Infused with nostalgia as the brand’s reboot is, Goldman believes pivoting to a streetwear model – following in the footsteps of Palace and Supreme with drops and limited collaborations – is key to keeping things as fresh as possible for the future of the brand. Among those who have just joined Christelle Kocher, the founder of the Parisian label Koché. They have joined forces on a brand new capsule, its trajectory within the industry perfectly reflecting everything Von Dutch hopes to achieve with his return: embracing artisanal haute couture techniques while responding to fashion as it lives. and breathe on the streets.

“It’s like the Trucker girl becomes a woman and goes to Paris,” says Earl Pickens, the brand’s executive director of design, of the collaboration. Responsible for shaping the brand new vision for an entire generation that had never worn the logo, for him the effort is to elevate Von Dutch fundamentals, mixing the rough and rugged biker world and the scene. contemporary hip-hop. “There was also a feminine touch that I was looking for, and Christelle brought just that,” Earl continues, “she took our pinstriping and brought it to a new generation, glamor in a velvet bowling bag.”

Koché x Von Dutch bowling bag

Image courtesy of Koché

For Christelle, the opportunity was a dream come true. “It has been great reinterpreting such an iconic part of my life growing up,” says the designer, proudly admitting to regularly stealing her older brother’s Von Dutch trucker cap. A self-proclaimed pop culture obsessive, she has remained determined to keep the spirit of Von Dutch intact, while taking it to new heights with fine decorations and hand embroidery.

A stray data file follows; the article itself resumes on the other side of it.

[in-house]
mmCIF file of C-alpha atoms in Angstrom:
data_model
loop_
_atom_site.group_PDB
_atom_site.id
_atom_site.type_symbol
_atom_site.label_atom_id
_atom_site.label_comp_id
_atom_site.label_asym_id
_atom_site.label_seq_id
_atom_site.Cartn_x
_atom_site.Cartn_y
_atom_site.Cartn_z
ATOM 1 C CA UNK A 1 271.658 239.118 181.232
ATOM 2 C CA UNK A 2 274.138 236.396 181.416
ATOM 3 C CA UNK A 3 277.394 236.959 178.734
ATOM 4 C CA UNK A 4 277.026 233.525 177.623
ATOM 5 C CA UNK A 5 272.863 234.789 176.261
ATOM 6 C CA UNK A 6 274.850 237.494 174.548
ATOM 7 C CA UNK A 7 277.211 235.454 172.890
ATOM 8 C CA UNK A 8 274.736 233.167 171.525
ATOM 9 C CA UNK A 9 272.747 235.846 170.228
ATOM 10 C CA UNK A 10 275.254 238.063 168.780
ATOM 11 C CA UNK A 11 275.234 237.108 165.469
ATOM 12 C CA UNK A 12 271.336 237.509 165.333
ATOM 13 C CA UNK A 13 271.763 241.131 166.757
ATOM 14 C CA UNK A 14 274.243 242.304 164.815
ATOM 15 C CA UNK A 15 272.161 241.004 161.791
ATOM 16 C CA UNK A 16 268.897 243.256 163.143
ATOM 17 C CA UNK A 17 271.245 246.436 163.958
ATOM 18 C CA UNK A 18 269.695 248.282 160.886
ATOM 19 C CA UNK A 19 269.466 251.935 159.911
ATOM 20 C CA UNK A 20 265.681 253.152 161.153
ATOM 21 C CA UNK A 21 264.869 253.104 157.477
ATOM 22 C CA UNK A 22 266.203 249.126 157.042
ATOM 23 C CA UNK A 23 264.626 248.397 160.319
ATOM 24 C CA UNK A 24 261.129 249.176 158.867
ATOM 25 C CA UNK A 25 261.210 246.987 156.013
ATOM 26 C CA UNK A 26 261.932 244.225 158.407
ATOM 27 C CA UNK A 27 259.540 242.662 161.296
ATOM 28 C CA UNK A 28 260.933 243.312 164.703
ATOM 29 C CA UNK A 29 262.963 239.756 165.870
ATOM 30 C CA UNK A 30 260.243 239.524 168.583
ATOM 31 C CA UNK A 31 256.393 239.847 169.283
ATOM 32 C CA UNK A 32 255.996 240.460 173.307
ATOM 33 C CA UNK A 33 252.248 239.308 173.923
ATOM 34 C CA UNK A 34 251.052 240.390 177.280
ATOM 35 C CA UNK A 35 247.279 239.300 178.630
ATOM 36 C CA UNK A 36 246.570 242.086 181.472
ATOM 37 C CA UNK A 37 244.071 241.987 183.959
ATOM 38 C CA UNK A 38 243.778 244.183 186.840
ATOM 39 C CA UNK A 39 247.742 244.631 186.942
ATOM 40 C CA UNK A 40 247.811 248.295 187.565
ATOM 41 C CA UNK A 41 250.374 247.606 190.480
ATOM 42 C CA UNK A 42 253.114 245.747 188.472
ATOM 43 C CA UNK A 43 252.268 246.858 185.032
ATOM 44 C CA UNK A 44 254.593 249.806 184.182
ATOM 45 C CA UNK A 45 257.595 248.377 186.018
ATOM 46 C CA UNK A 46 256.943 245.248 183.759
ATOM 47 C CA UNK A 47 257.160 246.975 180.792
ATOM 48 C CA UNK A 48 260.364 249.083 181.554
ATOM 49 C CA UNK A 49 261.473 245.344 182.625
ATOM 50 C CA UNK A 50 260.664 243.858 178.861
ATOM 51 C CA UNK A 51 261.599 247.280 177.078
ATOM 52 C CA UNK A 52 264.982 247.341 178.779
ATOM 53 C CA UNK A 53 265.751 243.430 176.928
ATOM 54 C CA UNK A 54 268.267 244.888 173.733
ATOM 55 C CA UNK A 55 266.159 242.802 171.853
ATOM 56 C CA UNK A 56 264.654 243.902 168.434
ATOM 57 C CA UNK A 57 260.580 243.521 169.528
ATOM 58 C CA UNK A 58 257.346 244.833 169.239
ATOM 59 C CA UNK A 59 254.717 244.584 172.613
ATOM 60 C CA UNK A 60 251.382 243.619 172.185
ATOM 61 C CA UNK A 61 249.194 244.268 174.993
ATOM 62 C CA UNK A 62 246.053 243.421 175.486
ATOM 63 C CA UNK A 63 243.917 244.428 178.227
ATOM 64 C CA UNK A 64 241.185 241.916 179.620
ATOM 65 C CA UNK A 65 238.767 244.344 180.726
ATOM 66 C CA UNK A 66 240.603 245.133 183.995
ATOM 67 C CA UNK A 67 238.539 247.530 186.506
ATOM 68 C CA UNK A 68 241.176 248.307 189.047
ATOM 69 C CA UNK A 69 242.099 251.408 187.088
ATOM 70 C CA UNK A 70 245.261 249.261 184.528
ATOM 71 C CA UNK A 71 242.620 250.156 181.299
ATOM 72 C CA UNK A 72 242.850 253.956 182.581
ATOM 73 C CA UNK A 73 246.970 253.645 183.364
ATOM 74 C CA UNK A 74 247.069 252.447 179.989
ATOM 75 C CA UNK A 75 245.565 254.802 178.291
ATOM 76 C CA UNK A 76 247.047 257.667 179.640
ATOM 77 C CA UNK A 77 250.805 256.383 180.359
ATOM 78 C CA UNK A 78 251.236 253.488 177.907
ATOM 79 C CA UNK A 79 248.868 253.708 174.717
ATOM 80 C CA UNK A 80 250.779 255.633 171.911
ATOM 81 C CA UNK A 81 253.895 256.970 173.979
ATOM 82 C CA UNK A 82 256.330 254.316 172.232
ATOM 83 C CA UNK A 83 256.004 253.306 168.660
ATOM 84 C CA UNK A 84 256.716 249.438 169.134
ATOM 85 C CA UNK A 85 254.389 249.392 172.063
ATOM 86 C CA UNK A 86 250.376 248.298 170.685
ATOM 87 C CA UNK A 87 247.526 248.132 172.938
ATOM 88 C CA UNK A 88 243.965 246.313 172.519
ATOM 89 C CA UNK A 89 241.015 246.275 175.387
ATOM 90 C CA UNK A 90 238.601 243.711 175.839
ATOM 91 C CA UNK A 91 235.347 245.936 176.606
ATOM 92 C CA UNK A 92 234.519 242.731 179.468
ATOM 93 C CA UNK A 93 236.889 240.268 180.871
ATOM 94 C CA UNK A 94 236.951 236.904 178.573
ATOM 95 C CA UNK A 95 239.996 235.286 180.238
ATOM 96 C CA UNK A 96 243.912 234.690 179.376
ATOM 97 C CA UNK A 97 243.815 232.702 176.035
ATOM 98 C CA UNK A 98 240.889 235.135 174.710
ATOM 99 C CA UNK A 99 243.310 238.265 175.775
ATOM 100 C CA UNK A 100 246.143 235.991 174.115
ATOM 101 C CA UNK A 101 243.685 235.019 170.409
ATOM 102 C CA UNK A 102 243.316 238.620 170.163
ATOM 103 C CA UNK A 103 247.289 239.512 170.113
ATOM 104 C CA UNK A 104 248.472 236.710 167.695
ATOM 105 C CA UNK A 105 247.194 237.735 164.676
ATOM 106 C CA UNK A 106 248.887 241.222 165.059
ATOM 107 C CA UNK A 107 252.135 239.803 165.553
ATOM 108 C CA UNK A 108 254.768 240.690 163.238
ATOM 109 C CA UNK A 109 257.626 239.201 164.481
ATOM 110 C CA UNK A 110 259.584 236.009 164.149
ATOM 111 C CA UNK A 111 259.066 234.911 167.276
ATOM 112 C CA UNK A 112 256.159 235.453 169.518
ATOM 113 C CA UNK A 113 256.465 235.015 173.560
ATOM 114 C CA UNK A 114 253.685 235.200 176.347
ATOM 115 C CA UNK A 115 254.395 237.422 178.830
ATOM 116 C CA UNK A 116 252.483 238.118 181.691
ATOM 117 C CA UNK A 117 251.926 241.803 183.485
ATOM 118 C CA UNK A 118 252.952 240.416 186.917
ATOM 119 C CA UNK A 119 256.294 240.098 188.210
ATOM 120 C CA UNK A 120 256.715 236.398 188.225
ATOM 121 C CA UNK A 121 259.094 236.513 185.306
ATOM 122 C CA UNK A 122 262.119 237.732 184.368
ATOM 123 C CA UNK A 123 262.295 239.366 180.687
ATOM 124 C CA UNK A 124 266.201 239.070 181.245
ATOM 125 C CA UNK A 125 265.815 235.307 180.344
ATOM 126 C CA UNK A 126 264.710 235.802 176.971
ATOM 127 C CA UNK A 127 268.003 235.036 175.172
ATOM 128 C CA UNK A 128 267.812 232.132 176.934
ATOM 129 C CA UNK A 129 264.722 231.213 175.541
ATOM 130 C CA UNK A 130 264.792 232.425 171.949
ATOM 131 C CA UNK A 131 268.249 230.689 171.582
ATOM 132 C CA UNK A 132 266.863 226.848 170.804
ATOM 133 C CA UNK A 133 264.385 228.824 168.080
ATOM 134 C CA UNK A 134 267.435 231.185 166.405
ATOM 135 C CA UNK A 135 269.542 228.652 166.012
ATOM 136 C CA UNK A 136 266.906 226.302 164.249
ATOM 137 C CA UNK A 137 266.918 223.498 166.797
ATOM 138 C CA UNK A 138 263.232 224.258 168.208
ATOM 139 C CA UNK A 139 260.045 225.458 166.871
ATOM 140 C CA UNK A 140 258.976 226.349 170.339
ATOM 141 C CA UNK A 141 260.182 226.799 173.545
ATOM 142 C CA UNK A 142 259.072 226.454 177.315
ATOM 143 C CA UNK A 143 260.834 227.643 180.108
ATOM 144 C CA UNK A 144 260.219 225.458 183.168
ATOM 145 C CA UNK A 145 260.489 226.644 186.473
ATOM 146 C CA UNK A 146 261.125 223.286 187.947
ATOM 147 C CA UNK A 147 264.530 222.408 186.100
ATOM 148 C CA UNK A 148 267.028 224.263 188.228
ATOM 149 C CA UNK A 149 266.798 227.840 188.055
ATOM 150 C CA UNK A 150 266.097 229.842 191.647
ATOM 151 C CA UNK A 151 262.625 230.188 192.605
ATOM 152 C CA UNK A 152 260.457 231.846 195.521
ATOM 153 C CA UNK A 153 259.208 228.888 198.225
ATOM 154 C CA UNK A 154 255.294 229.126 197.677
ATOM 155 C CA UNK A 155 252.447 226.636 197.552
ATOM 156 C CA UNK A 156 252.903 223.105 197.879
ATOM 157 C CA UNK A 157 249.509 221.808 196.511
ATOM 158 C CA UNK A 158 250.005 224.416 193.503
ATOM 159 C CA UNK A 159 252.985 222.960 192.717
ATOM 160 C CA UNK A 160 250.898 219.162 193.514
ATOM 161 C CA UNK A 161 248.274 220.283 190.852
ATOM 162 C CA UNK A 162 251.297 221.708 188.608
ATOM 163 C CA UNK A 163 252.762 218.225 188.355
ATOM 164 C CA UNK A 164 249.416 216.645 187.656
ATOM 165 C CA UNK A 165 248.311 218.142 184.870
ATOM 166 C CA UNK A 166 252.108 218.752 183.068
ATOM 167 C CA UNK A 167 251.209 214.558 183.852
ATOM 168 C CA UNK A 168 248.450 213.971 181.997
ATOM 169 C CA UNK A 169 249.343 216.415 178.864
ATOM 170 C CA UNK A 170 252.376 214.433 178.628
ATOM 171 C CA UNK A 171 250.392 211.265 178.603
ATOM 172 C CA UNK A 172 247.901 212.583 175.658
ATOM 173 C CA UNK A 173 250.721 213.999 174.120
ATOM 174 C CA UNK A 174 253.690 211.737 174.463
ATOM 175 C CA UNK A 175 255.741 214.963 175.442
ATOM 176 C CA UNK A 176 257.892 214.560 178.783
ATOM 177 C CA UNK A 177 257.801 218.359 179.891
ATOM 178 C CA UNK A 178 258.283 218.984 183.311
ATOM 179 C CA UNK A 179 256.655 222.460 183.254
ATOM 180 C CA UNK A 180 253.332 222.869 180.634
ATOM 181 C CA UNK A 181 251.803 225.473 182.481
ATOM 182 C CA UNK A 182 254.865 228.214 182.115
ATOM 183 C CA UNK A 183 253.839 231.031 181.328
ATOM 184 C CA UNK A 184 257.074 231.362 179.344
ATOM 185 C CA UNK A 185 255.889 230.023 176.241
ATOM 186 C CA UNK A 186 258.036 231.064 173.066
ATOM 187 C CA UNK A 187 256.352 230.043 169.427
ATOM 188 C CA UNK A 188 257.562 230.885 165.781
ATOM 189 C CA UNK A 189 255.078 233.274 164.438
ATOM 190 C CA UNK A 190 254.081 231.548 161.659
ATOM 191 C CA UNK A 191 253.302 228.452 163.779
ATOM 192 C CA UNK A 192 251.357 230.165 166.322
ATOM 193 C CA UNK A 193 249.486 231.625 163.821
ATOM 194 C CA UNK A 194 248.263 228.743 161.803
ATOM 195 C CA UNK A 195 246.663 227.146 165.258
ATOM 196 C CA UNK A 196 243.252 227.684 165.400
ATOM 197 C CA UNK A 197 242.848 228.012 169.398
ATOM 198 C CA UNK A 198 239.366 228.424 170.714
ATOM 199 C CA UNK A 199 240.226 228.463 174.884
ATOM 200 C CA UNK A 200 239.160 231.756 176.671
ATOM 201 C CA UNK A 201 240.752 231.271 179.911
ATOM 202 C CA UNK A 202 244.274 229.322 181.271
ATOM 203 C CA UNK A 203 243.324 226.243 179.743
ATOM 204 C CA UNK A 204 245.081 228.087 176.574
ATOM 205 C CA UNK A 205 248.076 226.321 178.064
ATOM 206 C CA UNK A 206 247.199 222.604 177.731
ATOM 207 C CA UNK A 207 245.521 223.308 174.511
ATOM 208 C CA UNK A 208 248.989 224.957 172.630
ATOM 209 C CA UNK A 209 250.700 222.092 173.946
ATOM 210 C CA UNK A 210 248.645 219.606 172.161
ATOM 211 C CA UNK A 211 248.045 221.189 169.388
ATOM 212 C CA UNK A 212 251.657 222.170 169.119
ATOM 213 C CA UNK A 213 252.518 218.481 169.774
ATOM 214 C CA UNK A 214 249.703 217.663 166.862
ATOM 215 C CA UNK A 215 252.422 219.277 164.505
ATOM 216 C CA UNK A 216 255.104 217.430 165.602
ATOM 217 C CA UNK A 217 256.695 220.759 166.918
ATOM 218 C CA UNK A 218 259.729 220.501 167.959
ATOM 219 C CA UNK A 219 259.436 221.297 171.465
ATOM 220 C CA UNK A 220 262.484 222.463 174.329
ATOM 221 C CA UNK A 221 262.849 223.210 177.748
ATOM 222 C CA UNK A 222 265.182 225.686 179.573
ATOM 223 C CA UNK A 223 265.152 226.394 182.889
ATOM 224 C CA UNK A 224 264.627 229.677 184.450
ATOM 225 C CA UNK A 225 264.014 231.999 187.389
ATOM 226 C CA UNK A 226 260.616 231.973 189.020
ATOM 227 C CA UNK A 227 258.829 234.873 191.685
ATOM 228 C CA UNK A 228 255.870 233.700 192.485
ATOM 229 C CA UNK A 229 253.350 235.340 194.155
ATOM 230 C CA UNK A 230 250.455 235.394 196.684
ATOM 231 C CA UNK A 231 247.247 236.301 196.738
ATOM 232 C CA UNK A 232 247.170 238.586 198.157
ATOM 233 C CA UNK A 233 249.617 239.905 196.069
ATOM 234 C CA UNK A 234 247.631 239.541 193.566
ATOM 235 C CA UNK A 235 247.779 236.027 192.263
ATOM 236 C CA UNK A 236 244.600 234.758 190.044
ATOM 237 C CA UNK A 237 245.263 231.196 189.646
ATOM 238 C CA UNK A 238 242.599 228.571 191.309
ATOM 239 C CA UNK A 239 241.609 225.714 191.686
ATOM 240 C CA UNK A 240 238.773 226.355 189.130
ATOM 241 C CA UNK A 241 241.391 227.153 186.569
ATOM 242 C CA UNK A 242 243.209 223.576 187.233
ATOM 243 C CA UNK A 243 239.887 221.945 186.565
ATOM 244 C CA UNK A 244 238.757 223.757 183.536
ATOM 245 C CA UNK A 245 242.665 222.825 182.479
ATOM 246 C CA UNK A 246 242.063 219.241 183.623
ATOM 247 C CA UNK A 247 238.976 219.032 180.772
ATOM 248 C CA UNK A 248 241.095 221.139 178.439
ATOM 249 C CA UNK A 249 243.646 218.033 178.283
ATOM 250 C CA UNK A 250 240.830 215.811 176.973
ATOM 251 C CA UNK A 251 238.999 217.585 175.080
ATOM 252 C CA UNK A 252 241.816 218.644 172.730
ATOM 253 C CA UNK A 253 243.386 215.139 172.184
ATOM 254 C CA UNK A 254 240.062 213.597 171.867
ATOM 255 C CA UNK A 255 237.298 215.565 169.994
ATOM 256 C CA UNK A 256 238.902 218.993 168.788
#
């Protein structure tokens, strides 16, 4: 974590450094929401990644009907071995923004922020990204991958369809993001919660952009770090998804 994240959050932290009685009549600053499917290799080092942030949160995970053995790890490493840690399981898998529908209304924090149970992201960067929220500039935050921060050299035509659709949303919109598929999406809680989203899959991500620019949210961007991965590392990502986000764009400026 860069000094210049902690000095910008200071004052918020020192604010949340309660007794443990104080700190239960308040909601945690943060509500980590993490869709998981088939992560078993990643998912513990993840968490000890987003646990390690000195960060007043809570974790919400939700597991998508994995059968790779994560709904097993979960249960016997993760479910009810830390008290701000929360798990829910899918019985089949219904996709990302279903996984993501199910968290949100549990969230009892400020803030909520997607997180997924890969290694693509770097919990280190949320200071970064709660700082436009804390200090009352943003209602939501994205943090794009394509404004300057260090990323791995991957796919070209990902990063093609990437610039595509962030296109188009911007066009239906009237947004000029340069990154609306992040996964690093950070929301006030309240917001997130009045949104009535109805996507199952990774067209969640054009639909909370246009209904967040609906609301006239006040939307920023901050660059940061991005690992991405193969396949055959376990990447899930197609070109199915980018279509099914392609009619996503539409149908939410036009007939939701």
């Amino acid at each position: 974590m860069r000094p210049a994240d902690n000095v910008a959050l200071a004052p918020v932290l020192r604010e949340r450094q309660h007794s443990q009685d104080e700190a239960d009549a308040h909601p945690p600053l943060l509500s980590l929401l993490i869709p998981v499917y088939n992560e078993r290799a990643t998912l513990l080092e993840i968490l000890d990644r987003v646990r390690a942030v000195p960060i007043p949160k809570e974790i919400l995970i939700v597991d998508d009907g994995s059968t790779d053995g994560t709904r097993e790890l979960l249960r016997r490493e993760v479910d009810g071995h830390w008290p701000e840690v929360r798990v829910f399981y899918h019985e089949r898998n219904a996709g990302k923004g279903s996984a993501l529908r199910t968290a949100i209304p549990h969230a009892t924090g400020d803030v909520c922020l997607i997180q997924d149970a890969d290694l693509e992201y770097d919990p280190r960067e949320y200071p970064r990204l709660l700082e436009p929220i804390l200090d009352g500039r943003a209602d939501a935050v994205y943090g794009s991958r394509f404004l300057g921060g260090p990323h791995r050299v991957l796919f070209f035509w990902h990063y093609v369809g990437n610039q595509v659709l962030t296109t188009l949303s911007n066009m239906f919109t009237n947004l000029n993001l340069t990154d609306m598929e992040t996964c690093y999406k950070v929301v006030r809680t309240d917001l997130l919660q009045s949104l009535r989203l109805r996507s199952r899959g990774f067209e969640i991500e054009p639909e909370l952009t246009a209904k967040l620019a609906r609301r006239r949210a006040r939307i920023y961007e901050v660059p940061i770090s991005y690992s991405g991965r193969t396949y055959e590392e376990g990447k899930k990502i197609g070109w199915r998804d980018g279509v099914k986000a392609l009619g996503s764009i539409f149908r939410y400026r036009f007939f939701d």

“The early 2000s was a time of people having fun. It was fun and, in a way, it was also a naïve time, ”says Kocher. “I think we all need more naive and spontaneous moments. Everything can seem pretty heavy these days and I think fashion has a role to play in making the world a little more fun and open. The Y2K style reminds people of that time and makes them smile. “

Of course, there are good reasons to be excited for Von Dutch’s viral comeback. But, as popular as they were in their heyday, “these weren’t the most innovative designs,” says Bridget Gushue, the eagle-eyed Instagramer and obsessed with the things behind @ literaltrash2004. “It’s a patch that says ‘Von Dutch’ on a trucker hat, but when Paris and Britney wore it, the world needed it.” While she might not like the excessive branding, she concedes that they are a faithful testament to the times, describing their comeback as the result of a millennial-fueled “perfect storm” that didn’t never really left the decade behind. “It also feels like the younger generation saw how colorful, vibrant, irreverent and fun fashion was of that time and wanted to bring that energy into the present,” adds Bridget.

Well, they did. From polka dot sliders and pastel pink graffiti tracksuits to a brand new Pride cap and an upcoming Hulu series detailing the brand’s rise and fall, it’s safe to say the brand is boosting its status in popular culture for a new one. generation. Love it or hate it, Von Dutch will always be an obsession some will deem worthy of exploiting.

A model wearing a cap and a denim jacket printed with the Koché x Von Dutch collaboration capsule

Image courtesy of Koché